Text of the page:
Companies are started by people with a willingness to invest.
Money and talent usually. Supported by passion and pragmatism. Both are required.
For those investing talent, the commitment is a full-time one. Sometimes paid. Often not. Or at least not until everyone else is.
When compensation comes, it does so slowly to begin with. And always below market rates. A sacrifice on every level. One made in the hope of a more rewarding tomorrow.
For some, this investment is part of the deal. A small cost to pay for the benefit of owning your own business.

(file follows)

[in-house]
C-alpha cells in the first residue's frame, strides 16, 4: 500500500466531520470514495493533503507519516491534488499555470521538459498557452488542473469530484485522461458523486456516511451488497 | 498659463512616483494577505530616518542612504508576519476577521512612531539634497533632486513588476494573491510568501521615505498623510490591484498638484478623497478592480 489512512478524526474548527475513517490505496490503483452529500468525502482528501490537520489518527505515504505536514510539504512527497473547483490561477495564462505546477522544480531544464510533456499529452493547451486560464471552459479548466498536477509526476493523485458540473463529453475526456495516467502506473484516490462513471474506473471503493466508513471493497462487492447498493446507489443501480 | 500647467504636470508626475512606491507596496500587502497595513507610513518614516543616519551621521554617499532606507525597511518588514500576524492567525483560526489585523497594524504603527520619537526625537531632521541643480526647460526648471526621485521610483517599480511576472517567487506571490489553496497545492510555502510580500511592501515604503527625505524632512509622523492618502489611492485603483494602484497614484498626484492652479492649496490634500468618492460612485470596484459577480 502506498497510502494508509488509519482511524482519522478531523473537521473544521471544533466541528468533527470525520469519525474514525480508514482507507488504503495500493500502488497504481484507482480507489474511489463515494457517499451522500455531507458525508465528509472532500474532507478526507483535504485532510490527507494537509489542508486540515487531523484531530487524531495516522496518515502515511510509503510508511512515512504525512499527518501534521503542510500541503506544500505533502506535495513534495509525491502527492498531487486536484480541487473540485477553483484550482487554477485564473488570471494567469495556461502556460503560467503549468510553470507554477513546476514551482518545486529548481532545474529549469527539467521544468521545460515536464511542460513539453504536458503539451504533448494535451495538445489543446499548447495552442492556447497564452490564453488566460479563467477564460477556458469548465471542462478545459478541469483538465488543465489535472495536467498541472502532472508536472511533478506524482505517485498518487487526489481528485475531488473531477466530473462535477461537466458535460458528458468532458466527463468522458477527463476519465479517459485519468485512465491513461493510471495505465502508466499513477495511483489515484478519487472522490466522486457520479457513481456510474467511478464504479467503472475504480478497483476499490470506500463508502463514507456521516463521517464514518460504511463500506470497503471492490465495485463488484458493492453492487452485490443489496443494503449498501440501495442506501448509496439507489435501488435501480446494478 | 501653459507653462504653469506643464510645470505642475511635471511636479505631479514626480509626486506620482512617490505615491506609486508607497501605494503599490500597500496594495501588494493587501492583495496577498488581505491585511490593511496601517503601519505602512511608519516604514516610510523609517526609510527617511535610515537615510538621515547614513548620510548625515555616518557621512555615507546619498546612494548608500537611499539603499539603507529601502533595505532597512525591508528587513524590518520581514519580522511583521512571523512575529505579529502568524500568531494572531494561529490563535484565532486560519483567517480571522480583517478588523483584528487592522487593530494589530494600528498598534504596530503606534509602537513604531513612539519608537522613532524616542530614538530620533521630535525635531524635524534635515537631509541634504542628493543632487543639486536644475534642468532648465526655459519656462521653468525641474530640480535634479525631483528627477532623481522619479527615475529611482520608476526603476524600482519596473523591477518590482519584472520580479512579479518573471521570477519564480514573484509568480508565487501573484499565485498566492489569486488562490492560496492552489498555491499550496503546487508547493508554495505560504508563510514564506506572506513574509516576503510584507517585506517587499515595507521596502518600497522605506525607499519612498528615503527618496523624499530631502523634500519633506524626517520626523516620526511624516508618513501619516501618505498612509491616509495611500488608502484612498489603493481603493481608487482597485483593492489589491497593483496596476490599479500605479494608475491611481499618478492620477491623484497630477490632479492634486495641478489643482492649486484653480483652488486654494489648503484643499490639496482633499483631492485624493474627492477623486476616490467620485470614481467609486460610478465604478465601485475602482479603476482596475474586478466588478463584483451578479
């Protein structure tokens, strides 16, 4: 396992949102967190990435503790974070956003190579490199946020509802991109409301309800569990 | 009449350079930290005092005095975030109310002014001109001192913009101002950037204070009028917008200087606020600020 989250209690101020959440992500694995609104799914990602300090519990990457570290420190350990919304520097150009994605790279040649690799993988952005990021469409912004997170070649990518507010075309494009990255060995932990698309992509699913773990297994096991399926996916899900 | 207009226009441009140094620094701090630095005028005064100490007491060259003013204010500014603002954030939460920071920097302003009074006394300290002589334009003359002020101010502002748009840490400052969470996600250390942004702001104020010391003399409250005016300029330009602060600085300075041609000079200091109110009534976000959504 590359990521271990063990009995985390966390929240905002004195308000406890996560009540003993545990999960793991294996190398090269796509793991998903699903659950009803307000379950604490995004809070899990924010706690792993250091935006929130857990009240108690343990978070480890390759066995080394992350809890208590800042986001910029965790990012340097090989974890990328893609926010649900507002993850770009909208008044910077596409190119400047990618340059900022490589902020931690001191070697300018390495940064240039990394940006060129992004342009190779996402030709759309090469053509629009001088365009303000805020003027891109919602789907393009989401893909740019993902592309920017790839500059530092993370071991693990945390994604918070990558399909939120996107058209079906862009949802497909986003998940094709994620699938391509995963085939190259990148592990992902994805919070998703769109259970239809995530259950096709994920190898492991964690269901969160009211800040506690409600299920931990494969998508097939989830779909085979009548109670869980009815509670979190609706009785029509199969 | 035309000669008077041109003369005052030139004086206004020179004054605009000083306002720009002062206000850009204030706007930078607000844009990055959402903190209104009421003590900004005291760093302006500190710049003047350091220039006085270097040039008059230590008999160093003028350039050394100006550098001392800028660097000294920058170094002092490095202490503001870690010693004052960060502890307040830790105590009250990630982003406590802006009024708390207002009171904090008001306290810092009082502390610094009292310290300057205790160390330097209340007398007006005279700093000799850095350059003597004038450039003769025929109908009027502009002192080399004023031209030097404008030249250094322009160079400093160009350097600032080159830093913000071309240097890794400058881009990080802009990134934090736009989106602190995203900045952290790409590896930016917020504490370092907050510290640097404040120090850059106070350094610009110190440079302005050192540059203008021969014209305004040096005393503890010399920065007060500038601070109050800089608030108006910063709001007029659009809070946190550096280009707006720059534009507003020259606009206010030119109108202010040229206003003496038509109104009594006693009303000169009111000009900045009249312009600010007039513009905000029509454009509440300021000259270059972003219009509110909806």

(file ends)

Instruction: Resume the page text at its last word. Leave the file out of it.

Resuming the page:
For others, it forms part of an emotional ledger. A debt to be repaid in full as circumstances allow. Often in the form of reduced effort for the same pay.
This is not a malevolent point of view. But it is an entitled one.
A difference difficult to separate for those founders still fully committed to the day to day. And for whom a growing company has brought greater responsibilities. An imbalance that can lead only to resentment and mistrust.
The solution is simple. Based in two age-old economic truths.
1. Pay profits based on ownership.
2. Pay salaries based on current contribution.
A formula that aligns interest to effort.
And keeps everyone focused on long-term success.